More serious difficulties occur in the character of Lady Macbeth. Her demeanor before the deed and after it appears to violate that psychological law of essential unity and consistency of character to which Shakespeare in general, although with some exception, adheres. The workings of conscience in her case are magical and demoniacal, and not psychologically conceivable. Whether or not we conceive of conscience as an innate, or as an inculcated, belief in the absolute obligation of certain rules in human life, there still remains a something in the consciousness, a quality or a force, which can work only in harmony with the law of all forces. Whenever, then, we find that the memory of a criminal act, however successful and enduring in its issues it may have been, awakens a repentance and moral detestation so consuming that for no single instant is it absent from the mind of the criminal, and that self-abhorrence leads to insanity and suicide, then we may properly assume for such a character a susceptibility to moral emotions of no common strength. Furthermore, it is conceivable that with such a susceptibility there may coexist a proneness to the blackest of crimes; for in the same breast passions and desires of a different and far more violent nature nay be harboured; but in this case it appears to us to follow of necessity that we must be made to see how, in the moment of a lawless deed, the voice of conscience is drowned, thrust down into a corner of the heart, overwhelmed by the tempest of stormy passion. But that ice-cold reasoning with which Lady Macbeth enkindles her husband to the most horrible of crimes, and sneers at the promptings of his conscience as though they were despicable, womanish weakness; the barbarous roughness with which she speaks of plucking her nipple from the boneless gums of the babe smiling in her face, and dashing its brains out; the wild strength with which, after the deed, she encourages Macbeth and spurs him on--all this appears to us unreconcileable with what we have laid down. It is not till late that the Eumenides enter into her, and like Demons from without, whereas the poet ought to have shown us how all along they were lurking in ambush at the bottom of her heart, and how the violence of their onslaught can be calculated by the long and powerful pressure to which the nobler emotions were subjected.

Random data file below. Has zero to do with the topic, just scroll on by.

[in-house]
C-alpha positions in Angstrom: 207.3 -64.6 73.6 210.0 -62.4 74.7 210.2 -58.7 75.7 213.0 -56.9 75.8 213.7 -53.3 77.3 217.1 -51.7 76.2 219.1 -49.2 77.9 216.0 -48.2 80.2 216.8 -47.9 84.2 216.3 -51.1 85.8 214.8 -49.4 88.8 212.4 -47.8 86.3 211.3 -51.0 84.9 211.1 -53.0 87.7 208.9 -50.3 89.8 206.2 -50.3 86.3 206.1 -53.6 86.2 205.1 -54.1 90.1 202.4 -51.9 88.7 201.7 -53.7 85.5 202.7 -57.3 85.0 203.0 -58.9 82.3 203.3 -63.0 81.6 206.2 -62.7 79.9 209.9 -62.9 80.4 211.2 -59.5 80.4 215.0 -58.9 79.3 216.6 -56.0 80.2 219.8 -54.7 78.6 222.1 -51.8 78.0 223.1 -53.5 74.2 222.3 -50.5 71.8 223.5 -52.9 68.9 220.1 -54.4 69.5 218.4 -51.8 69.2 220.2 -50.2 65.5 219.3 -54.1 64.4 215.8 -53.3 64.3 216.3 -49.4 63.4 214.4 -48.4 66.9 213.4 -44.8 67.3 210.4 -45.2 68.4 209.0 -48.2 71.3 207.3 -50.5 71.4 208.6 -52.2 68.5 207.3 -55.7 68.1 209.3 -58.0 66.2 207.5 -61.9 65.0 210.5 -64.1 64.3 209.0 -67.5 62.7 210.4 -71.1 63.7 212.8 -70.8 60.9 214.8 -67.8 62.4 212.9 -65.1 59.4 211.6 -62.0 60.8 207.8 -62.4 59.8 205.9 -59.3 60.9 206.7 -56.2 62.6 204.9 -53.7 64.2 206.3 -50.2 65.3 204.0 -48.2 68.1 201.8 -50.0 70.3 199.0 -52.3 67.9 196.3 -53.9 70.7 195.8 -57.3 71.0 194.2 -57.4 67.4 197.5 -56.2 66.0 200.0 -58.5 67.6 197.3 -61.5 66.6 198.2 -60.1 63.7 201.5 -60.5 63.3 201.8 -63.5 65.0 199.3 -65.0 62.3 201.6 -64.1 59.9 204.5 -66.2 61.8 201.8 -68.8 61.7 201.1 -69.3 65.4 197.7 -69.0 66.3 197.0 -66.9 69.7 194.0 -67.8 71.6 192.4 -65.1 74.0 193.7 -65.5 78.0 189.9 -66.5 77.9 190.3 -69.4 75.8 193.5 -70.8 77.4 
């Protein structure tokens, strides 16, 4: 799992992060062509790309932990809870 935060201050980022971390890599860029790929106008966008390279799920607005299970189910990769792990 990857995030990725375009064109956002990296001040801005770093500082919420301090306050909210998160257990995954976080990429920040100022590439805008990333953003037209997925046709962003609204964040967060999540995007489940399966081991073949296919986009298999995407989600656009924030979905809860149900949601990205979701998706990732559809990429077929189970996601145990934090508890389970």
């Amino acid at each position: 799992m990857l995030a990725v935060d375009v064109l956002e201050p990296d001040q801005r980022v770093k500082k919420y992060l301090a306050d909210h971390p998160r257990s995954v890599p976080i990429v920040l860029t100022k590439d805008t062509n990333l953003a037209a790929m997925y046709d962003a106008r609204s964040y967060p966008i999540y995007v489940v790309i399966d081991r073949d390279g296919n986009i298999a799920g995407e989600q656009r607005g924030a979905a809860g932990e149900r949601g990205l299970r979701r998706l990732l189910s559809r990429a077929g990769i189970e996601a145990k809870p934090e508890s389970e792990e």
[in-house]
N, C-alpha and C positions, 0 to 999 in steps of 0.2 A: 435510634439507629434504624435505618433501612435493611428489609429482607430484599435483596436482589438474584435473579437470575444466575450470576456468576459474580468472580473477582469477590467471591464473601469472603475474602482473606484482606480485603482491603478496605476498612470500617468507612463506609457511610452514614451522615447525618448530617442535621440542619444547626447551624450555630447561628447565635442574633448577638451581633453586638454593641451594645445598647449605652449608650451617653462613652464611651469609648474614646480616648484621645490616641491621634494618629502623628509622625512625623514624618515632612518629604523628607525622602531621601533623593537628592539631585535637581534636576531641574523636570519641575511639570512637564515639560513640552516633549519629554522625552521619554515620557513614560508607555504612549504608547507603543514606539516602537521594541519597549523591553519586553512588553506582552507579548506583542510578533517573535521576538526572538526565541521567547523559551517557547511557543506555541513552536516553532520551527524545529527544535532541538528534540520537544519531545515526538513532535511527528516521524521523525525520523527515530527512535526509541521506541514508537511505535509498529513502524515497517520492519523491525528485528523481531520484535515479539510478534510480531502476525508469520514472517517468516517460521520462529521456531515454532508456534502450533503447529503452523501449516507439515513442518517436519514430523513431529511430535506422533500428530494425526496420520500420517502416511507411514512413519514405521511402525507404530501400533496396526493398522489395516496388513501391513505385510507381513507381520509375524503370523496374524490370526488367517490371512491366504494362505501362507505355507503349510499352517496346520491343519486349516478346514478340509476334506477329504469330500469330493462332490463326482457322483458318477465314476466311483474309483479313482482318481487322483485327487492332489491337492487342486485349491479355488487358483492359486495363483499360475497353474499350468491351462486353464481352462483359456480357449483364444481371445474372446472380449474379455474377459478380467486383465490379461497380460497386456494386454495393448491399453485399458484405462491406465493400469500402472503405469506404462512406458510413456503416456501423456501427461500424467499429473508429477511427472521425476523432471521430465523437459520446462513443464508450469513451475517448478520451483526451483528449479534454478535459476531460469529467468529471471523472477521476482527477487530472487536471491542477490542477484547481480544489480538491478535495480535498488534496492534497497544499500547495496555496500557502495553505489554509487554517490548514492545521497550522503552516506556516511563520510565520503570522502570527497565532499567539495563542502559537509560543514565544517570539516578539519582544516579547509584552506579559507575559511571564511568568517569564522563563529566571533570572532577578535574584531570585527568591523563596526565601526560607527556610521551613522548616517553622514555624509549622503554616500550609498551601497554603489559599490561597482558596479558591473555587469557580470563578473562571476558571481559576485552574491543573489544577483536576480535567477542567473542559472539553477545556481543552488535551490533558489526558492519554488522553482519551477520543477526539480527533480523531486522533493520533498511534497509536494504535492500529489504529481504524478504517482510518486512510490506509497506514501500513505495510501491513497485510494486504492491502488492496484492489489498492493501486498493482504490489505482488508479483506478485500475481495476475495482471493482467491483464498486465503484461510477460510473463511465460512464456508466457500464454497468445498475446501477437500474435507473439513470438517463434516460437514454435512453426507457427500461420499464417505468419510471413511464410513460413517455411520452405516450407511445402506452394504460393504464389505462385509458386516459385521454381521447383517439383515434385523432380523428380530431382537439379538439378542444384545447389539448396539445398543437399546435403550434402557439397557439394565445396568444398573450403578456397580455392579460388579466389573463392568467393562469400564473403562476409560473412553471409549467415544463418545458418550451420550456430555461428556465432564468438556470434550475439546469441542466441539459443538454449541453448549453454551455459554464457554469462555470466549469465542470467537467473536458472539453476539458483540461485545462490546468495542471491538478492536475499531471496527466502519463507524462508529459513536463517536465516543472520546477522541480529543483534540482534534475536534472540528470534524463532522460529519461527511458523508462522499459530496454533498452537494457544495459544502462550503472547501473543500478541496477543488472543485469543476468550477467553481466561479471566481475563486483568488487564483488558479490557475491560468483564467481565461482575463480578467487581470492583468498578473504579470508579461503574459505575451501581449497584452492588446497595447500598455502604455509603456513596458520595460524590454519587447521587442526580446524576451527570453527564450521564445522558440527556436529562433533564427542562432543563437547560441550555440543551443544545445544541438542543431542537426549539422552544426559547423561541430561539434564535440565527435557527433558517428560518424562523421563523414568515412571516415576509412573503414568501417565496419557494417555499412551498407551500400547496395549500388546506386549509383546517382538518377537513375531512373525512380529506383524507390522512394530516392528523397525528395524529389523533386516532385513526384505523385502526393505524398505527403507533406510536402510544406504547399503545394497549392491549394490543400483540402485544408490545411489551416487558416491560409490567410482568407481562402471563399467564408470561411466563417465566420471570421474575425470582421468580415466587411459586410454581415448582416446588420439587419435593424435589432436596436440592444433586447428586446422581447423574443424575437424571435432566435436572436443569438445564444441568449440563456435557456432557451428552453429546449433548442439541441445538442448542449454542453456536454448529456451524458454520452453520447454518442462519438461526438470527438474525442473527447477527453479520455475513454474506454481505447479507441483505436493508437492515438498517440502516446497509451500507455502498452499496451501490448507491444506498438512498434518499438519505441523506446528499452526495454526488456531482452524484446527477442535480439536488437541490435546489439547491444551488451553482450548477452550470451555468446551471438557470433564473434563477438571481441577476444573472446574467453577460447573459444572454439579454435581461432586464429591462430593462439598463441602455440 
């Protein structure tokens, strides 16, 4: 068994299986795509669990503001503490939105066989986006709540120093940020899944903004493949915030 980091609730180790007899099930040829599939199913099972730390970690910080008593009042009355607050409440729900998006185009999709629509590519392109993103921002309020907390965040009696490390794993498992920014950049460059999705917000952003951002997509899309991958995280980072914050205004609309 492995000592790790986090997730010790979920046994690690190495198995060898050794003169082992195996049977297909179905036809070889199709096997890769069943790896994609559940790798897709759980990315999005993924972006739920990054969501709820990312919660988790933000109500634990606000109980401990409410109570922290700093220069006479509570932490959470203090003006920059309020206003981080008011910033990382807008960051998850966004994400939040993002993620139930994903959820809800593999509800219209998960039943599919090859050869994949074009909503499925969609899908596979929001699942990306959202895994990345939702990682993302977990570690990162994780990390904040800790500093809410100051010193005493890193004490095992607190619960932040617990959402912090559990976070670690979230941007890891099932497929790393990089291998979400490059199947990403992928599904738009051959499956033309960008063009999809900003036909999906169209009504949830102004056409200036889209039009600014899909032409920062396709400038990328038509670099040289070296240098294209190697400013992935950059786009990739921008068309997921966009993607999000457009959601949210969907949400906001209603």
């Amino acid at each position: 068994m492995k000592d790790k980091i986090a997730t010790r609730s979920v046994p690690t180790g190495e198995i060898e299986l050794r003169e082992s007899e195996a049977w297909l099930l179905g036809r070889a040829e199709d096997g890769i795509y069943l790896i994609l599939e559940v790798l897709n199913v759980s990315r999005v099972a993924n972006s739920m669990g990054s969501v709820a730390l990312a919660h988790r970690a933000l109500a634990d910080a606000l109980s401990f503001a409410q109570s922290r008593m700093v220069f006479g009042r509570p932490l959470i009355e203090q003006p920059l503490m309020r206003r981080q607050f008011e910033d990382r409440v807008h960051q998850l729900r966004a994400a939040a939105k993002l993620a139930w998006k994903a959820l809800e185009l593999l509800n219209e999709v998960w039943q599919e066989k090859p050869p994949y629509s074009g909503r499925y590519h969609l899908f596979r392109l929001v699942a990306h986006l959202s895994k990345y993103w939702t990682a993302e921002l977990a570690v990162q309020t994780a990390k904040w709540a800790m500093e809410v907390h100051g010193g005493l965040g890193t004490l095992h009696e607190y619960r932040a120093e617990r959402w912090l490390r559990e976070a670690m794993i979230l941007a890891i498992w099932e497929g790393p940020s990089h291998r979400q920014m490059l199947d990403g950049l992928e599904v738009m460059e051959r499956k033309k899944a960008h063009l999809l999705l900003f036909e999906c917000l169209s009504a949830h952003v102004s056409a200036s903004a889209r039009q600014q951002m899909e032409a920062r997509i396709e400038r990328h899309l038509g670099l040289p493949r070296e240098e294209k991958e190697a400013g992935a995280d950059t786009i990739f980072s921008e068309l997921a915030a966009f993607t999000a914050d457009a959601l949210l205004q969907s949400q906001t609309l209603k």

In the character of Macbeth, wonderfully and strikingly as he is depicted, we miss something also. Before he falls into temptation he is represented by the poet as of a noble nature, as we gather not only from his own deportment, but more clearly from the esteem in which he is held by the king and others. We have a right to expect that this better nature would reappear; after his glowing ambition had attained its end he ought to have made at least one attempt, or manifested the desire, to wear his ill-gotten crown with glory, to expiate or extenuate his crime by sovereign virtues. We could then be made to see that it by no means follows that evil must breed evil, and that Macbeth must wade on in blood in order not to fall. But from the very first meeting with the witches Macbeth appears like one possessed of all the devils of Hell, and rushes so like a madman from one crime to another, that the nobler impulses of former days never for one moment influence him. Here too, as frequently elsewhere, Shakespeare exaggerates the contrast, and the effect, at the expense of psychological truth; for, to completely subvert the fundamental basis of a character assuredly partakes, always and everywhere, of the nature of untruth. Without the idea of consistency we can conceive of no development either in nature or man.
And yet all such criticism cannot keep us from pronouncing Shakespeare's Macbeth the mightiest and most powerful of all tragedies.